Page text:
Good Plus (G+)
Averaged between VG and G,

Good (G)
Items graded "good" are very used and only presentable to the least discriminating enthusiast. This classification is usually employed for jackets when it's the disc that's worth collecting, and vice-versa; or when the component in question is so very rare that its existence in any condition is regarded as manna from heaven. "Good" indicates "sound", really meaning that the record is useful for sound and will "soundly" serve that purpose. It should not be confused as referring to "Good" COLLECTIBLE condition.

A G Jacket must be able to enclose the record entirely, protecting it from the elements, dust, other frictive surfaces, and especially from other records, which have been left out of their covers by the same careless owner. Artwork and information must be legible and splits are OK, even expected.

All a G disc must do is play from start to finish, and provide source music which is just any louder than the background noise.

Fair (Fr) or Poor (P) or Missing Component (*)
For advertising purposes, if either disc or jacket is either Fair or Poor, we treat it as functionally missing , and we have graded only the component that is G or better, essentially selling that component "as is", theoretically without its decrepit companion. In these cases, the grade should include an asterisk in place of the Fair/Poor cover or jacket to reflect its effective absence.

Supplementary Notations Condition augmentations: there are some common exceptions to the overall condition of a record and its jacket that merit independent notation from the overall grade assigned, rather than being "averaged in" as with standard gradeable wear. These are usually after-production aberrations courtesy of the record company such as:

  • cut corners, cut-out holes, bb holes, announcement stickers on covers, timing strips on covers, etc.

There is also the consumer aberrations variety, such as:

  • writing on front cover, back cover, label, or on custom inner sleeve, tape on seams or spine, water damage (especially if it's growing "hair"), applied era "pop-culture" stickers (such as "right-on" with fist) etc.

These are noted in addition to an "overall" grade. In other words, the cover is graded as though it does not have the defect, and then the augmentation is added. For example, if a cover has a cut-out hole, but would otherwise be NM, then its grade would be abbreviated as "cohNM."

Why Saturn Records does not use the grade "MINT" when evaluating records
"Mint" as a condition appraisal is numismatic in origin. The term "mint" comes from the Latin surname "Moneta" in whose temple at Rome money was coined. A place where coins are stamped is still called a "mint". Mint as a condition grading has come to refer to an artifact that remains in appearance as perfect as having just been "minted". "Mint", "Stone Mint", "Dead Mint", "Drop-Dead Mint", "Gem-Mint", "Minty Fresh" and the logically-questionable "Mint-Plus" are slang superlatives which ultimately, however unwittingly, honor the doings and memory of the coin-making family of Italy.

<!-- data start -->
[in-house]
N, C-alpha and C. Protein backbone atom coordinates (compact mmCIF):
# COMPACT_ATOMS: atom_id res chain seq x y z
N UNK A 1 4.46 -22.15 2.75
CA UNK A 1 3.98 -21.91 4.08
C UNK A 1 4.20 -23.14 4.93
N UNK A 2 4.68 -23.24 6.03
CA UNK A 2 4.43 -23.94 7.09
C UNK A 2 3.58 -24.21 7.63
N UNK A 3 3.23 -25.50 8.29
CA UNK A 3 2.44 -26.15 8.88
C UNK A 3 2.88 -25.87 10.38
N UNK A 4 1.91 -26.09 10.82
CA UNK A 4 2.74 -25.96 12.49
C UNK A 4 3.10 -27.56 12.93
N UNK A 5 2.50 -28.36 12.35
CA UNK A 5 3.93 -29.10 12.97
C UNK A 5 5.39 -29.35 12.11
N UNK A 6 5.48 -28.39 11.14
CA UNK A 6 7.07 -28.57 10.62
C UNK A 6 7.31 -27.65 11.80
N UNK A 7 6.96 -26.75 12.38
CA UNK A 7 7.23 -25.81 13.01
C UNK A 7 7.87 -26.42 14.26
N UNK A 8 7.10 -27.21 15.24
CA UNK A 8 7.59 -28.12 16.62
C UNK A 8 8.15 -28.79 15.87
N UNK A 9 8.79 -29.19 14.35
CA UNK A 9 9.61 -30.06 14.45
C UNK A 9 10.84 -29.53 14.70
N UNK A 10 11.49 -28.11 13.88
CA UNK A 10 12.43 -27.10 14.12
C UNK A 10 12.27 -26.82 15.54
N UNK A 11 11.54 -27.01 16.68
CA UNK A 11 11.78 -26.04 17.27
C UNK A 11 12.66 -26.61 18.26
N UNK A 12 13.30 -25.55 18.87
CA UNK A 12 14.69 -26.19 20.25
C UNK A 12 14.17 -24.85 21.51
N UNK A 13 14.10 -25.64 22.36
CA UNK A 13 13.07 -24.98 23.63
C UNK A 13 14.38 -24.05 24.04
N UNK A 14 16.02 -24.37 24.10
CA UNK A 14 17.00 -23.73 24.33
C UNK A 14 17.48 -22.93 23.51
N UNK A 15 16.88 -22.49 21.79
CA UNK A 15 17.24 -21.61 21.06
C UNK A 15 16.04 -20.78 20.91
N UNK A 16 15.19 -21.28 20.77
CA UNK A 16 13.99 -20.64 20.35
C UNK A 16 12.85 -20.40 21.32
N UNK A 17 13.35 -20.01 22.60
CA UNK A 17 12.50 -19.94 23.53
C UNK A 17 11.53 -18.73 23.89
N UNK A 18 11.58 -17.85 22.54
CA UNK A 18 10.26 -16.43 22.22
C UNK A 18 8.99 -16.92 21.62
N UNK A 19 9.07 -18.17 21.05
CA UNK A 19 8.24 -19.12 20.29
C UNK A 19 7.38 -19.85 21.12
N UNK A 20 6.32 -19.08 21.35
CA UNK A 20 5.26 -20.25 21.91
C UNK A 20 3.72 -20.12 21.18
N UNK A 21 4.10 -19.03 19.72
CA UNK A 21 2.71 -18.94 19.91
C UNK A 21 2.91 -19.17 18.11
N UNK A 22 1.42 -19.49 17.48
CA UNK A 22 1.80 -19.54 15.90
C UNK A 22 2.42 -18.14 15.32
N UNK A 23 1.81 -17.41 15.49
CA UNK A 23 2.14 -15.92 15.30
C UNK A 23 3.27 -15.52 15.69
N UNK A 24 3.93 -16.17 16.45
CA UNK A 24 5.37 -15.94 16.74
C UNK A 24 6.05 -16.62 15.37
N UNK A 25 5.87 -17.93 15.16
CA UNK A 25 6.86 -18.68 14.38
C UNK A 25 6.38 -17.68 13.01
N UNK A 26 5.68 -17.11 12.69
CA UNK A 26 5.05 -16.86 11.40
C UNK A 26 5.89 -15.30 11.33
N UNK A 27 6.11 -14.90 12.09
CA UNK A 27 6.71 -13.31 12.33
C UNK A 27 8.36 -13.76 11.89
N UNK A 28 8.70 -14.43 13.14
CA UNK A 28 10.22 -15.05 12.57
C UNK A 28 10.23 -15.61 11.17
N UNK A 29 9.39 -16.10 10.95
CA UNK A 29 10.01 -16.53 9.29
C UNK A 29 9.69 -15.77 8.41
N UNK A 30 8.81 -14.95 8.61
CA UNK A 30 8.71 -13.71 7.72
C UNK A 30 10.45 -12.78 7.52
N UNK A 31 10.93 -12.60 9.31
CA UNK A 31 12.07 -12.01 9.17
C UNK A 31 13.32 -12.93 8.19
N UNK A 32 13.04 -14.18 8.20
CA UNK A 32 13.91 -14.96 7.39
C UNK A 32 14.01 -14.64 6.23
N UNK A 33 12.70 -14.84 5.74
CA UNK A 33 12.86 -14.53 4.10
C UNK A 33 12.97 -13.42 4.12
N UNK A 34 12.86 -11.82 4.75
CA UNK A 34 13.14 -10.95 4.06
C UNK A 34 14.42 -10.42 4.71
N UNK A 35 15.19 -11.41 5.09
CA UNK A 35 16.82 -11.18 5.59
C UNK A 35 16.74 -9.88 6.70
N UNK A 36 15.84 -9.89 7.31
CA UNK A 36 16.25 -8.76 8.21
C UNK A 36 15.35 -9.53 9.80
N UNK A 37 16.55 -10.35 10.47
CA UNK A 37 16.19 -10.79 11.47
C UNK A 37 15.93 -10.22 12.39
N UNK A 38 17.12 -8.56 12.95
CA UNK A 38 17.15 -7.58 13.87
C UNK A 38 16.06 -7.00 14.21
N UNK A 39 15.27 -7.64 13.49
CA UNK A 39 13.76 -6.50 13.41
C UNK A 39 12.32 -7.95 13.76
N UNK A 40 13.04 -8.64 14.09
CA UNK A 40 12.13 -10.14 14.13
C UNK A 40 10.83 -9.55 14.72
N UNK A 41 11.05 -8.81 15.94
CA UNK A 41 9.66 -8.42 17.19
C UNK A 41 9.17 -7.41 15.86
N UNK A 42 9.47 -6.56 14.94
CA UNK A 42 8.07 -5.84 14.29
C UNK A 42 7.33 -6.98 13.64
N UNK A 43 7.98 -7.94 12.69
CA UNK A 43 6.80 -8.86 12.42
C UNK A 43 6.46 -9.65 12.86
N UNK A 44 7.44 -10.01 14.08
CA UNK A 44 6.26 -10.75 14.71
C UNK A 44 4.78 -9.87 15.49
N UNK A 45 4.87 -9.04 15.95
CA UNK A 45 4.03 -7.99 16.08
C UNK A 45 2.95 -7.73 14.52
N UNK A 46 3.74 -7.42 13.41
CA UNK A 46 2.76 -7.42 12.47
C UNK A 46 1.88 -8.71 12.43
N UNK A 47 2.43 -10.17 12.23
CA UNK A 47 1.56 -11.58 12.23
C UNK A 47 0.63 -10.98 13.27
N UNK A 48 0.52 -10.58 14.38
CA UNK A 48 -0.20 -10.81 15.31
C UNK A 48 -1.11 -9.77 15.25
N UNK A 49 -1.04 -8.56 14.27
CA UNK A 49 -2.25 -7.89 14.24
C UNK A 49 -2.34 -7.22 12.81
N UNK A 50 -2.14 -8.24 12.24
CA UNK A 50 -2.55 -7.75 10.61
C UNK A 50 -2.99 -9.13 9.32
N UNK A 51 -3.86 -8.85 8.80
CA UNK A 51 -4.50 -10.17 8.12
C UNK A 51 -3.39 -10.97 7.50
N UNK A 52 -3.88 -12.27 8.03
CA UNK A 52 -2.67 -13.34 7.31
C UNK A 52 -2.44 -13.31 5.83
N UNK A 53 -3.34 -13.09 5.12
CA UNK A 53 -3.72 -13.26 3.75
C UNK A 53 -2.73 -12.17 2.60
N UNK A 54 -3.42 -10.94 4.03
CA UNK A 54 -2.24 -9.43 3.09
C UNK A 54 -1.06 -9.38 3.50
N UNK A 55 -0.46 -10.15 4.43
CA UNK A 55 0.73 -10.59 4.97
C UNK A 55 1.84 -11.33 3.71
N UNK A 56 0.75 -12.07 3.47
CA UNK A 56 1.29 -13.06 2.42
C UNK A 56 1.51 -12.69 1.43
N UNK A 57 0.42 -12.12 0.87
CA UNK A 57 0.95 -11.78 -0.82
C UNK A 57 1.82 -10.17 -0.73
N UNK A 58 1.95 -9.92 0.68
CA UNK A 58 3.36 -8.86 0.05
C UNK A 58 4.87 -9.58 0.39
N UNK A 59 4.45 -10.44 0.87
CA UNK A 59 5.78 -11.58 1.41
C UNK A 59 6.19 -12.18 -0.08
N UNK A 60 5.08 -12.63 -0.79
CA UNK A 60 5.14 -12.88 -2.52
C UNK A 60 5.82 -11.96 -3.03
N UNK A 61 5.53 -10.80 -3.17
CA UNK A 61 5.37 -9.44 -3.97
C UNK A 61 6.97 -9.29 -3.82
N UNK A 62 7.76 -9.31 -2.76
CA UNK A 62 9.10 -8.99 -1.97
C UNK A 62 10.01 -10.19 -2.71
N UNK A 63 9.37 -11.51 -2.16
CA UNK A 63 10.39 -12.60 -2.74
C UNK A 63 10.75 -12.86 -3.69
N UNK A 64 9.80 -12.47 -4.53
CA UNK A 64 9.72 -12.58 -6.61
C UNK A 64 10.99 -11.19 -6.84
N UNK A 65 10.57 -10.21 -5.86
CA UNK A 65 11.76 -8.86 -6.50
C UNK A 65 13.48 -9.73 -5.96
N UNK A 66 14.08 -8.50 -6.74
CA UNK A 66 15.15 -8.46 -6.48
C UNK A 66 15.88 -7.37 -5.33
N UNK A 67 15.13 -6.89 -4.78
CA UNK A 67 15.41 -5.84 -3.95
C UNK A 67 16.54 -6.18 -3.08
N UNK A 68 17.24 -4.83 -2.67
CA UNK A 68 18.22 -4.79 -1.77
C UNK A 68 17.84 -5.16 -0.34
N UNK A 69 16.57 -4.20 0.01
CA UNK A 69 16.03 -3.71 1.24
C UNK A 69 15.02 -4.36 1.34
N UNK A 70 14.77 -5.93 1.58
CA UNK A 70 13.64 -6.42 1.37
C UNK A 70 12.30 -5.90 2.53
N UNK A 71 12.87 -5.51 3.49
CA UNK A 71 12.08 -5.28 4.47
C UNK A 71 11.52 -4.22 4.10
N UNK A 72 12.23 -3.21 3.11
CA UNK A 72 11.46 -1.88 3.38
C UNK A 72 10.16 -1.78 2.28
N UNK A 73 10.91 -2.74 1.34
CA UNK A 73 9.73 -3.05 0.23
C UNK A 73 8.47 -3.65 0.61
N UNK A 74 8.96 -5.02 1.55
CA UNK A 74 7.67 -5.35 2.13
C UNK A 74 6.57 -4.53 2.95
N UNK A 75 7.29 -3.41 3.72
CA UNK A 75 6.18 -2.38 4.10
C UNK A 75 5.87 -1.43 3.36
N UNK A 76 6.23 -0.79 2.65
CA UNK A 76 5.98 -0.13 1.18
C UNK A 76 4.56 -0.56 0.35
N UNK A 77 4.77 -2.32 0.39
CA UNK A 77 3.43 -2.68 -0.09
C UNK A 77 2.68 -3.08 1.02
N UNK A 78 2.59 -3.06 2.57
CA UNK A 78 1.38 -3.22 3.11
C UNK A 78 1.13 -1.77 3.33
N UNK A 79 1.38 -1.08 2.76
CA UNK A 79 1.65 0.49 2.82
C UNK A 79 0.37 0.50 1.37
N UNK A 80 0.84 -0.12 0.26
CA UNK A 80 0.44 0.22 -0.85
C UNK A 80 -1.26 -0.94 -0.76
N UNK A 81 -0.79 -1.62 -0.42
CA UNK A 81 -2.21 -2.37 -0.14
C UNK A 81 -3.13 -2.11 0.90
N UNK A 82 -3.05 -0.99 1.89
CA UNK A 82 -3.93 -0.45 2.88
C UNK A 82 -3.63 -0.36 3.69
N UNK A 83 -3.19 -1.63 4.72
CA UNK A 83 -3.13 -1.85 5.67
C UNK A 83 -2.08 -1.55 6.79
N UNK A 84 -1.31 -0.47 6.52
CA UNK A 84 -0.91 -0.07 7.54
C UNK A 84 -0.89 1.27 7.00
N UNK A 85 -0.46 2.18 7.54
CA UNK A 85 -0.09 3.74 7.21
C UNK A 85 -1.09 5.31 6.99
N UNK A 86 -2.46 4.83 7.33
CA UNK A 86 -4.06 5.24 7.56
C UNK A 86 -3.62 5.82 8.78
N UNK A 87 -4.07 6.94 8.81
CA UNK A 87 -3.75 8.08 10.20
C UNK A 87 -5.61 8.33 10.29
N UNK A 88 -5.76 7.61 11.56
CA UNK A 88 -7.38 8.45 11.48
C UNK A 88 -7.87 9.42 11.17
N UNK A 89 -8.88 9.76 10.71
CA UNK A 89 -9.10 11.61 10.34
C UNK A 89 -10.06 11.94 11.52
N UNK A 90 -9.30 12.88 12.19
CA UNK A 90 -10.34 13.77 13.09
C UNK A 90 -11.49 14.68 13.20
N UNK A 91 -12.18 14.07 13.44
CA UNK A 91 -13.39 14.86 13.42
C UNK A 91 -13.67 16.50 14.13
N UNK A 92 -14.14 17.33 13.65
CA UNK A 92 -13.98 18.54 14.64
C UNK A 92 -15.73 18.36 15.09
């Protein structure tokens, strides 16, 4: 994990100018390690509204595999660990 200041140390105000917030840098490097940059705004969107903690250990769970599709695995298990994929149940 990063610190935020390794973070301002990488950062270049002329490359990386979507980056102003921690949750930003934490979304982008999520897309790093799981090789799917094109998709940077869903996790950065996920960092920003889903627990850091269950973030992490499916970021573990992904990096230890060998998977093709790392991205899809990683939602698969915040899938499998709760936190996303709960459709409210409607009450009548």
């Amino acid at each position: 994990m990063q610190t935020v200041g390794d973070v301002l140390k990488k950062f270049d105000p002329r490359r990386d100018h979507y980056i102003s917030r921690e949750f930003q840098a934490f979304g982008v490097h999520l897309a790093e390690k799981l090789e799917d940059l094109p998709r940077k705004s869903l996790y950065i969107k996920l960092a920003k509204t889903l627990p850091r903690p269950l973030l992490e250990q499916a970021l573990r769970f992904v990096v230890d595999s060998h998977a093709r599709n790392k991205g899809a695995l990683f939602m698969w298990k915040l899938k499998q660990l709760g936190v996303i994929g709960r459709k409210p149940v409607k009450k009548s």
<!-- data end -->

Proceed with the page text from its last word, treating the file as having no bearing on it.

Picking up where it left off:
Unlike the components of record albums, whose pressing and printing are mere stages of an assembly process, a coin is created during a moment of mechanical synthesis - the metal that becomes a coin is but struck and called money. After being minted, it is by definition axiomatic that a coin is in mint condition. Paper and vinyl, however, are subject to stresses during record manufacturing processes that tax the fibers of their basic materials (i.e. the cutting, folding, gluing and manipulation of the paper and board, the stacking and spindling of the still warm, highly fragile freshly pressed discs, and the hasty factory handling; including the sleeving and boxing of the records, etc.) Consequently, the material of all new (unused) records show some stress of their manufacture, however minute. Every experienced collector can recount occasions in which he or she has opened a "factory sealed" record only to discover that while clearly never used, the disc did not appear "mint", and often not even "near mint". There are also occasions when an apparently mint-looking record plays poorly due to invisible groove damage or to poor pressing conditions and/or materials.

Aside from the impeachable idea of an assembled object, such as a record album, having a "perfect" state, there are also the pragmatic concerns of the labor and efficiency involved in a thorough inspection process. It's elementary to verify the perfection of an uncirculated coin because its surface may be surveyed at a glance. By contrast, a record is far too complex of an object to assess thoroughly within a practical time-period. The physical object is the subject of the collecting, but the sound it makes (usually about 40 minutes worth) when rubbed against something else (the stylus) is the verification of the true "condition" of arguably its most important element. Unlike coins, stamps, posters, and other collectibles, a record has countless minute surfaces which are significant to the true appraisal of its condition, and consequently, the aspiration to verify the absolute grading of "mint" for a record is impractical and implausible.